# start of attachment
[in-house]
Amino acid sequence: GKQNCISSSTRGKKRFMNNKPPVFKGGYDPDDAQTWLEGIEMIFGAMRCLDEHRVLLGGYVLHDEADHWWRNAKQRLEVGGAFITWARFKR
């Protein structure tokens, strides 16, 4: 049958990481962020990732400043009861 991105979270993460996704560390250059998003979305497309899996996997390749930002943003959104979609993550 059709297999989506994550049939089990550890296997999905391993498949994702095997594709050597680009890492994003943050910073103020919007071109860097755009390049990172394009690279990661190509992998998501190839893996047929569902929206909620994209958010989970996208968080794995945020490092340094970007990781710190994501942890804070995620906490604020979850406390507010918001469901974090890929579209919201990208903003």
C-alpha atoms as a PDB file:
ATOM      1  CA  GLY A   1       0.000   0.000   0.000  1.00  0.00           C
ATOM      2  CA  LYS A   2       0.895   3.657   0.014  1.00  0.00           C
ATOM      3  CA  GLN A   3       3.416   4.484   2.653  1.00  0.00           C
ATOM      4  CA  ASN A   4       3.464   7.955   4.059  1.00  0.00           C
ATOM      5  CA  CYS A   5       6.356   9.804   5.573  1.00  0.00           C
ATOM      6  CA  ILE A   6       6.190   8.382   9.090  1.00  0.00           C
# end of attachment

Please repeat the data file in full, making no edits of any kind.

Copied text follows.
[in-house]
Amino acid sequence: GKQNCISSSTRGKKRFMNNKPPVFKGGYDPDDAQTWLEGIEMIFGAMRCLDEHRVLLGGYVLHDEADHWWRNAKQRLEVGGAFITWARFKR
């Protein structure tokens, strides 16, 4: 049958990481962020990732400043009861 991105979270993460996704560390250059998003979305497309899996996997390749930002943003959104979609993550 059709297999989506994550049939089990550890296997999905391993498949994702095997594709050597680009890492994003943050910073103020919007071109860097755009390049990172394009690279990661190509992998998501190839893996047929569902929206909620994209958010989970996208968080794995945020490092340094970007990781710190994501942890804070995620906490604020979850406390507010918001469901974090890929579209919201990208903003």
C-alpha atoms as a PDB file:
ATOM      1  CA  GLY A   1       0.000   0.000   0.000  1.00  0.00           C
ATOM      2  CA  LYS A   2       0.895   3.657   0.014  1.00  0.00           C
ATOM      3  CA  GLN A   3       3.416   4.484   2.653  1.00  0.00           C
ATOM      4  CA  ASN A   4       3.464   7.955   4.059  1.00  0.00           C
ATOM      5  CA  CYS A   5       6.356   9.804   5.573  1.00  0.00           C
ATOM      6  CA  ILE A   6       6.190   8.382   9.090  1.00  0.00           C